With the government, a research council like EPSRC is in a very difficult position. They have to deliver the science in support of a national policy which does not, in fact, exist, but they will be judged by very instrumental measures of wealth creation.

    Can “challenge-led” research help?

    “Societal challenges” offer a new synthesis that can be considered a response to this. I find this attractive as a way of getting beyond a sterile dichotomy between applied and basic research, but the definitions of what might be meant by a societal challenge are contested, value-laden and full of interpretive flexibility.

    Societal challenges do have an advantage, in having a certain security in the face of political uncertainty and lack of direction, and a certain independence from political whims. Who can really disagree with the idea that sustainable energy will be a big deal on rather long timescales, for example?

    But there are problems – can governments genuinely take a long enough view? How can we avoid fads and the herd mentality? How can we be prepared for the inevitable unanticipated changes in direction in world events? how can we move from generalities to the particularities of real technologies?

    What is the place of public engagement? On the one hand, what better way of getting a direct view about what national need should be than consulting the public directly? Public engagement then presents itself as a partial solution to the problem of legitimacy, but one that isn’t necessarily going to make their relationship with government any easier.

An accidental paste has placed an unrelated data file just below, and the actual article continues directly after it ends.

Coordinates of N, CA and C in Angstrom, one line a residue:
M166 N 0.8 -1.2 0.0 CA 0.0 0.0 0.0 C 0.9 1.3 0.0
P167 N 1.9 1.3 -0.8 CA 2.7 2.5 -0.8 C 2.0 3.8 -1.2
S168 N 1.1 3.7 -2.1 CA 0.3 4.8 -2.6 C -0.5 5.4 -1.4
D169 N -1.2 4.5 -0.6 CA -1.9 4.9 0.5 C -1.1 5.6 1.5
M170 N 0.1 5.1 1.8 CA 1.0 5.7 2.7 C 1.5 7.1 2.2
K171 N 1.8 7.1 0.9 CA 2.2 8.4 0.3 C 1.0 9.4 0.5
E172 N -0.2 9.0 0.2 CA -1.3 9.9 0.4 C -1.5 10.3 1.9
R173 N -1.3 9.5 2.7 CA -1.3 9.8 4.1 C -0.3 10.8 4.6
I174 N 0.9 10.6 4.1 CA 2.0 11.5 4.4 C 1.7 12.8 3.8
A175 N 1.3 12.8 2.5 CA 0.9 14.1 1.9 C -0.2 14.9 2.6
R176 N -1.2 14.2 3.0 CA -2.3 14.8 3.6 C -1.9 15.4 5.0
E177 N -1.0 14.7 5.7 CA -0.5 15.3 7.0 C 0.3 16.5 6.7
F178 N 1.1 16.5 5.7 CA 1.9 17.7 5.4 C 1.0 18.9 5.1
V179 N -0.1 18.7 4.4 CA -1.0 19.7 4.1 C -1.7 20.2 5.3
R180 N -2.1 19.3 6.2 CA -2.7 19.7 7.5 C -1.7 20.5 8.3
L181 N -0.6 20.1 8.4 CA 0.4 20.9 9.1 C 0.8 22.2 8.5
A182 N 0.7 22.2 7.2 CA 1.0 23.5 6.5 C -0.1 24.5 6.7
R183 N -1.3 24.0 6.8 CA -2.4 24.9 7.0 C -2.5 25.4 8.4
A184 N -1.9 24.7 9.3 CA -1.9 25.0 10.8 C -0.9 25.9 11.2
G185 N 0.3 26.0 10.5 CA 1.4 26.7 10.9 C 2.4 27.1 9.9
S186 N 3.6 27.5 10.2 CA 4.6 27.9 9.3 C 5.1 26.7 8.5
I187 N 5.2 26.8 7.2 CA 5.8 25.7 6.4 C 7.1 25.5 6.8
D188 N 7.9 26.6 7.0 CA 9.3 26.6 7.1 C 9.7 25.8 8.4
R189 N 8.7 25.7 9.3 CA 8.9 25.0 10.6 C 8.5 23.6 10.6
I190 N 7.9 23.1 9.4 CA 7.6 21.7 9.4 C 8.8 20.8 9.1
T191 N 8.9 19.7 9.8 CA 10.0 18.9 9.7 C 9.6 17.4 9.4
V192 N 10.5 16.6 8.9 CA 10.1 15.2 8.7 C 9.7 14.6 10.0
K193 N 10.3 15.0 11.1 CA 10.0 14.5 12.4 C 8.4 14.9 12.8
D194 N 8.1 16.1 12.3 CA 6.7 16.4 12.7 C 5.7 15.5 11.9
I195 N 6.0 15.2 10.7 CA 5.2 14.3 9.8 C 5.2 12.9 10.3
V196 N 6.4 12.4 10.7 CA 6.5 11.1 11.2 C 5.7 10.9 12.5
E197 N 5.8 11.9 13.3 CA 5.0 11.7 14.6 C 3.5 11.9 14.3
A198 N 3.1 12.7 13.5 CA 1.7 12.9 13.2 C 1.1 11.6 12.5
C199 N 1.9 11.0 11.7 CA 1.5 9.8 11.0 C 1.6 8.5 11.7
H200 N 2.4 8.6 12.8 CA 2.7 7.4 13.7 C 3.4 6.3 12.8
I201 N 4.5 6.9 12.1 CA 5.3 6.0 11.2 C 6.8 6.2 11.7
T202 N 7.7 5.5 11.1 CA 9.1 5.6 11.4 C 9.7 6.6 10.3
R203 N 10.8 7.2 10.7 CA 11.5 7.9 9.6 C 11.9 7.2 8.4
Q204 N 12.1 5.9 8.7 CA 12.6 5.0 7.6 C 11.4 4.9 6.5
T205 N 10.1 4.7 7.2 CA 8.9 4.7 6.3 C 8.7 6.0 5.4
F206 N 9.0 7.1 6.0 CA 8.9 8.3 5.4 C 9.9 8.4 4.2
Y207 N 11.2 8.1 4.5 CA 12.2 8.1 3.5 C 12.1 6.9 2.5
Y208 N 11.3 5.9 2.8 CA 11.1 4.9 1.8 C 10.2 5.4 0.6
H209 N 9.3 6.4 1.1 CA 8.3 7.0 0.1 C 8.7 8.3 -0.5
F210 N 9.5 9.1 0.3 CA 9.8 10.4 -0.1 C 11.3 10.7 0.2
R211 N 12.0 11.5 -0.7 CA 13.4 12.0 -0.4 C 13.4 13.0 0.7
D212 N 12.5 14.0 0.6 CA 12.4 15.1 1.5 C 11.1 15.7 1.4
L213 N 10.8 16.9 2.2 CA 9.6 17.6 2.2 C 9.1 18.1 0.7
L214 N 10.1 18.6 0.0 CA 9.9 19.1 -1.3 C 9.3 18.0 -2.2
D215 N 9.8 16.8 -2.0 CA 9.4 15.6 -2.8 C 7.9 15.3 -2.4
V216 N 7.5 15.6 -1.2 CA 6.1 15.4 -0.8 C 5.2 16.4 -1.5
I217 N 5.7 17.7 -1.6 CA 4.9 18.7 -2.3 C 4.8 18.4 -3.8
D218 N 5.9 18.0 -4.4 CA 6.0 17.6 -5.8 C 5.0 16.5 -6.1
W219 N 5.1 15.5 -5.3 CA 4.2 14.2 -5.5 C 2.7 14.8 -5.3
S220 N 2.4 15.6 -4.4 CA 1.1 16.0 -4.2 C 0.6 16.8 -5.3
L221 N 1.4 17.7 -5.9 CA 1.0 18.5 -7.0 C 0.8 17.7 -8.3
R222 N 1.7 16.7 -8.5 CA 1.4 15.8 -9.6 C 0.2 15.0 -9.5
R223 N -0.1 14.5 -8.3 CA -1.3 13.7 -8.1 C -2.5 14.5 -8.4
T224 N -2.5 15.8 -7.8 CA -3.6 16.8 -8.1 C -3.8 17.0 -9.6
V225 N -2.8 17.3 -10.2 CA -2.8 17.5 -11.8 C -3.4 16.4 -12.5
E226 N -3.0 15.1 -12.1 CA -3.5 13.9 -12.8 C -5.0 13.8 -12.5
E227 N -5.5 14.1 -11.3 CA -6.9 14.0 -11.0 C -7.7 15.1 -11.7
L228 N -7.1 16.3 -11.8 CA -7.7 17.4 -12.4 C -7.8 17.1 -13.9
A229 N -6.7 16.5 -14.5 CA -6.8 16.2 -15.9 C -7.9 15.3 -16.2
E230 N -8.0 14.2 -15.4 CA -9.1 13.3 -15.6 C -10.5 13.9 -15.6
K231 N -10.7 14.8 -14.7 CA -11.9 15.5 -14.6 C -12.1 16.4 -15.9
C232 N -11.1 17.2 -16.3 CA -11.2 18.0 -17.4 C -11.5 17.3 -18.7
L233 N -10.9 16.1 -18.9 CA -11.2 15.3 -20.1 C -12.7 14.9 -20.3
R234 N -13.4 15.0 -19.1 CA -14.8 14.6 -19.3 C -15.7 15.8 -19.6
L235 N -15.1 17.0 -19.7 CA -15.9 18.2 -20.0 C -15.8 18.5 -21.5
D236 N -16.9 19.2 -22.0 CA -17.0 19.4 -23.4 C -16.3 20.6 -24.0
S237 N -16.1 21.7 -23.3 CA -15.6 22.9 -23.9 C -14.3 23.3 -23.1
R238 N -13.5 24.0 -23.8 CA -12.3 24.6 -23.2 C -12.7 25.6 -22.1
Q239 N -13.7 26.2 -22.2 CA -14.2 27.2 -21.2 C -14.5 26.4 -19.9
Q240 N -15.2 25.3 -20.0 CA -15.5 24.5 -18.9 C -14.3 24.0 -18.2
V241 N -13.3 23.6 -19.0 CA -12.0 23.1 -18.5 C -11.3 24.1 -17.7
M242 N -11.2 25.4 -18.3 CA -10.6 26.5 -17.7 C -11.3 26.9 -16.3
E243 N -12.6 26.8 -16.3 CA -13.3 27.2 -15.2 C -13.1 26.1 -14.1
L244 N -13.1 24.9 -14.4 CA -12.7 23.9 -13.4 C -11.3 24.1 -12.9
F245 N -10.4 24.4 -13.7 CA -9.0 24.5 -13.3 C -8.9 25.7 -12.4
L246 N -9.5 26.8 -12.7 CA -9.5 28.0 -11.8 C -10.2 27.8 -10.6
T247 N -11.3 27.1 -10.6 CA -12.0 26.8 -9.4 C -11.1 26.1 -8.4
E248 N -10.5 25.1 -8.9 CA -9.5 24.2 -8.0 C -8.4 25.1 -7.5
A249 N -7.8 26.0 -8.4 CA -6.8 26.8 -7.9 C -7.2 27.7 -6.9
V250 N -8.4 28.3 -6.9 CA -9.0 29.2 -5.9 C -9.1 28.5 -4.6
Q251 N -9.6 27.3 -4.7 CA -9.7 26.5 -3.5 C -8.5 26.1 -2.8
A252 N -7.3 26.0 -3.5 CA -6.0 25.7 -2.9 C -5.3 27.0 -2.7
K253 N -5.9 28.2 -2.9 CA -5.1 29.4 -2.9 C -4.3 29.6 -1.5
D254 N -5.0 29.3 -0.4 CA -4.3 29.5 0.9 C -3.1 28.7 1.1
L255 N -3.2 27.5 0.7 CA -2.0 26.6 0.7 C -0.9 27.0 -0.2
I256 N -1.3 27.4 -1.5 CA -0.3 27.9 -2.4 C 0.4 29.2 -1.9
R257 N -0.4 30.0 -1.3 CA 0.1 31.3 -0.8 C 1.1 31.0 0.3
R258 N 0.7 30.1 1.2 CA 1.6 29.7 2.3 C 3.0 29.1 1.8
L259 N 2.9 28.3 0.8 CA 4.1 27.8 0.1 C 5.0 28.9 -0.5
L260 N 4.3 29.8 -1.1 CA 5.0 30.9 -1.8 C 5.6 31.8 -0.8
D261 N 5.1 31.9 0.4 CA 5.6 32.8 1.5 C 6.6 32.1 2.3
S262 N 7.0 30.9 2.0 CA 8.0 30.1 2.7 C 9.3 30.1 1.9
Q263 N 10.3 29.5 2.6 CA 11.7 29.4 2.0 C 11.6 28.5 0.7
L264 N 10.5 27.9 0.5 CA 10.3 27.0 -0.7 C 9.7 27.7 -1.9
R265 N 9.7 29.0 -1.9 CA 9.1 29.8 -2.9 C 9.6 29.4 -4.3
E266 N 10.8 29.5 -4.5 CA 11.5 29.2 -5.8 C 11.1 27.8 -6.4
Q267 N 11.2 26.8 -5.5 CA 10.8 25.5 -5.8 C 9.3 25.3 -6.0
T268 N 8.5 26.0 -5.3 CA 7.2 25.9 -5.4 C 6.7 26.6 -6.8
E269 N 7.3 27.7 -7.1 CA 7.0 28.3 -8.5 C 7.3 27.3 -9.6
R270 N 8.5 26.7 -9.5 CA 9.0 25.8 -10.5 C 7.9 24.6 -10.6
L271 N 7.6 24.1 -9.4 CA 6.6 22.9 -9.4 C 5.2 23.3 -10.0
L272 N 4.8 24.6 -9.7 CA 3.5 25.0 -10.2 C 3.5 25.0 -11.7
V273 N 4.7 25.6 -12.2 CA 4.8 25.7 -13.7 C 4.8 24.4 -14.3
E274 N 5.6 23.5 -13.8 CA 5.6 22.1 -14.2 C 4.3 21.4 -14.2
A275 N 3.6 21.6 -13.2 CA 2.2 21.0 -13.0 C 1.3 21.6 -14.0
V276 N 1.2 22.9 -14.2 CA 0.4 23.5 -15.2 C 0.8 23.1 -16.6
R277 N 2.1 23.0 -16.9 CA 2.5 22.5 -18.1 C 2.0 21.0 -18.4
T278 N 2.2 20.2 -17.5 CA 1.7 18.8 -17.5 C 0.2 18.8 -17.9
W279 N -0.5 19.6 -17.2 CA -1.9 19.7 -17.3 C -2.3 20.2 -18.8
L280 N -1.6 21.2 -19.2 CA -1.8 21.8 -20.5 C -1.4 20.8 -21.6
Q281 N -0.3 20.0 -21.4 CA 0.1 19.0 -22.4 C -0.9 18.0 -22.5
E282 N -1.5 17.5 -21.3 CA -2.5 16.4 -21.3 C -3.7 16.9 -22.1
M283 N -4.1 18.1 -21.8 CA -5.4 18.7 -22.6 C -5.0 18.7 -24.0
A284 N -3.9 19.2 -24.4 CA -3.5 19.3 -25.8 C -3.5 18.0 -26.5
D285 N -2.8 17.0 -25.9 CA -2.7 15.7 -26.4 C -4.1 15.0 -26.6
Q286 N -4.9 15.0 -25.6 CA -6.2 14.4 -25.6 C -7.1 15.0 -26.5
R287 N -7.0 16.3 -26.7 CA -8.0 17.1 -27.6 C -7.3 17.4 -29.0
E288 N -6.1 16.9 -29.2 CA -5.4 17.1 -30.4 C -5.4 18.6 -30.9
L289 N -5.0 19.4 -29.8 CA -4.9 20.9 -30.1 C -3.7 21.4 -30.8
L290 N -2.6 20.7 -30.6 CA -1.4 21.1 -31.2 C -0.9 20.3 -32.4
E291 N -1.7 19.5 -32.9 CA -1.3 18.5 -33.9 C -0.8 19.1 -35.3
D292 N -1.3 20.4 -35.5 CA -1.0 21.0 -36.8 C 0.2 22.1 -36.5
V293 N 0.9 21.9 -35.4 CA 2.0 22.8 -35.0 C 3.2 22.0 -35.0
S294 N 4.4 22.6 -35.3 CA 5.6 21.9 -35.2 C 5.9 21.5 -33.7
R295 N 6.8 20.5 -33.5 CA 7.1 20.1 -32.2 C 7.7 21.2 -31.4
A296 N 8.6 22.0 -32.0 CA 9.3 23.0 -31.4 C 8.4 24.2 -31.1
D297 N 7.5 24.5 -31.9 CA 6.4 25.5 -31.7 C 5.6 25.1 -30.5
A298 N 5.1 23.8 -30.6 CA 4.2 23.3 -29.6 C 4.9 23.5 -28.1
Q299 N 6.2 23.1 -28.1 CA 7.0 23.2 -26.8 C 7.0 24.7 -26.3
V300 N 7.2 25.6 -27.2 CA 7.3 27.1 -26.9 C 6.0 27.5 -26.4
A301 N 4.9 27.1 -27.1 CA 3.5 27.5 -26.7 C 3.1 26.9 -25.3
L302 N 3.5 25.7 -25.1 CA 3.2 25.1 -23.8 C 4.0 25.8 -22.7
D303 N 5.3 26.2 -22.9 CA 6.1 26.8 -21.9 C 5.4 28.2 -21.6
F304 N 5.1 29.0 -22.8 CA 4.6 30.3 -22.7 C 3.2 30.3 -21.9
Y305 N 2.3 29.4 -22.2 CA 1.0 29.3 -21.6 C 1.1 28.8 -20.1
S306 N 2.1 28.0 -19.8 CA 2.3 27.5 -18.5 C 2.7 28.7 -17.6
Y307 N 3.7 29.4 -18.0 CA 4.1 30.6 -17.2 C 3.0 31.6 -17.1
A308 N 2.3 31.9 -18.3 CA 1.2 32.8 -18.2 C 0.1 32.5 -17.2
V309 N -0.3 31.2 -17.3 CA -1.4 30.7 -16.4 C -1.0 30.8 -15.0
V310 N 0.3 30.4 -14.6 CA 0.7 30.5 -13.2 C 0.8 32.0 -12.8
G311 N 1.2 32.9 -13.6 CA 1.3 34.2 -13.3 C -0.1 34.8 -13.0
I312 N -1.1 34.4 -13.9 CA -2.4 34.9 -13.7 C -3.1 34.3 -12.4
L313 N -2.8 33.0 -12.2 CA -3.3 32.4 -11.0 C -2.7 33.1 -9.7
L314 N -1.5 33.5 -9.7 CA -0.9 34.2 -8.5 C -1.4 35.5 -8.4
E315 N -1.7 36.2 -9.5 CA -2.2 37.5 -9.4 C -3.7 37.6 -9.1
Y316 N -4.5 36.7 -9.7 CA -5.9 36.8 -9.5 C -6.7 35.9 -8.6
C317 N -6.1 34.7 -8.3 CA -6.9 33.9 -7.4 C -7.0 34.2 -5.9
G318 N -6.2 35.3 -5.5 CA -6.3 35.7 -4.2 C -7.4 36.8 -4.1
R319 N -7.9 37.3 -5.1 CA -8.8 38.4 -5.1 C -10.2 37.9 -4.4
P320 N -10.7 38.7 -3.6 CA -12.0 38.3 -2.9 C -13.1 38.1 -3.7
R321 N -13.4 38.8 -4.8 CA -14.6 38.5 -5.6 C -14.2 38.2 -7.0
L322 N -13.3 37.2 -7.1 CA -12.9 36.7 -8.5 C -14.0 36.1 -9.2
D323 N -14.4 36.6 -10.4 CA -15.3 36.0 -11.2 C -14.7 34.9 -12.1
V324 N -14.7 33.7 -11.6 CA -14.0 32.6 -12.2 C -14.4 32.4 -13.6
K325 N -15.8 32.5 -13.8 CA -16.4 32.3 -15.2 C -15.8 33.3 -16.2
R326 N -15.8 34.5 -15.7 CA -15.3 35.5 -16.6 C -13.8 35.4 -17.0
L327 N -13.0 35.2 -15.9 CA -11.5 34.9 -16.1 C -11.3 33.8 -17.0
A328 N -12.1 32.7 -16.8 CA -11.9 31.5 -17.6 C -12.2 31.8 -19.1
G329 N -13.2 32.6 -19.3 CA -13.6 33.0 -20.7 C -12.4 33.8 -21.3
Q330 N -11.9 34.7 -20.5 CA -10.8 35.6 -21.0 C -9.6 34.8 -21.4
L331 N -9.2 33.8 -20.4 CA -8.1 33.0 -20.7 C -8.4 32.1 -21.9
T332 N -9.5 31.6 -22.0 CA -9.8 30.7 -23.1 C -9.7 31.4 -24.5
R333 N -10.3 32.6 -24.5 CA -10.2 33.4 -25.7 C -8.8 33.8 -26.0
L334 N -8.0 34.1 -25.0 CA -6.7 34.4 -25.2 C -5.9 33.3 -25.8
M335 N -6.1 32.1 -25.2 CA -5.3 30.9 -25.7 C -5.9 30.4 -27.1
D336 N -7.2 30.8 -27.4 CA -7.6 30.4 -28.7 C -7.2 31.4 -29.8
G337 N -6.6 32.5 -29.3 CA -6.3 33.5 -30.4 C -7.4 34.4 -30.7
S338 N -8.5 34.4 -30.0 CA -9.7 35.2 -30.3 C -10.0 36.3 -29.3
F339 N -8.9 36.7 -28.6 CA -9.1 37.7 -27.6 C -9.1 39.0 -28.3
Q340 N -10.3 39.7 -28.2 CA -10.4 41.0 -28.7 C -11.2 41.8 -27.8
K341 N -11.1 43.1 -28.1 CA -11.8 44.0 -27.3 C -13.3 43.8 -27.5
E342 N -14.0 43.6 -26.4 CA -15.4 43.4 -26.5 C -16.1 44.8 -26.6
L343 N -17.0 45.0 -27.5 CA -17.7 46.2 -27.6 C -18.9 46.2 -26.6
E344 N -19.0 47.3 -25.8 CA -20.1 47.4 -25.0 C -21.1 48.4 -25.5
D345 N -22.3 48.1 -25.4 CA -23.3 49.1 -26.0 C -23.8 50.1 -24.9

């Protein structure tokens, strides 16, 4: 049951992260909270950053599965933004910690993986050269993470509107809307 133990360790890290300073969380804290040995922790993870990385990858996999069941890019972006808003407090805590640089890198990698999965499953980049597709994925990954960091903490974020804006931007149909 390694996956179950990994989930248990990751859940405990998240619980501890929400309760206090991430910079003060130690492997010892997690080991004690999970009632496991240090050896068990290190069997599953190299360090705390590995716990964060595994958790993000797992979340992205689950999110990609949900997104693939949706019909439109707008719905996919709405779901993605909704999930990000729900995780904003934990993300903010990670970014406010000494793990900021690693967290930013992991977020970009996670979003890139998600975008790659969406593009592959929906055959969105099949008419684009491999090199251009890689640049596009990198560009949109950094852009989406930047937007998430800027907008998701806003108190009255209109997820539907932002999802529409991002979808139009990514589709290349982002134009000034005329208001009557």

There is one other set of institutions that, strangely, don’t get mentioned very often. Those are the Universities. What’s their role? Can they be more than just a loose coalition of individual researchers responding to the incentives and demands of the research councils and other funders? Universities have their own considerable intellectual resources across the disciplines, and they have their own long history and independence, so one might hope that Universities themselves could be another focus for reasserting the public value of research. For a civic university like my own, Sheffield, surely the University should as a focus for the aspirations of the community it serves.

    Science and politics

    There is another driving force for public engagement; the sense that representative government is failing to provide a space for discussing big issues about our future choices and how people want to live their lives. Science and technology have to be a part of this discussion, and this is why discussions about science and technology must have a political dimension. There are those who assert the opposite – that science doesn’t have or shouldn’t have a political dimension, and that technology is autonomous, out of control, and can’t be directed. But these assertions are themselves profoundly political statements.

    7 thoughts on “Some questions for British research policy”

    1. Innovation deficit? I think not. It seems to me that we have far too many academics who aren’t effective innovators and we are also starving our high-tech SMEs of funding for essential legal protection.

      We need to scale down the UK university system so that it provides really effective, high-level education and with the expectation that only 10% of the remaining academics will undertake (internationally leading) research. Of this, we may see only a tiny fraction leading to any commercial returns.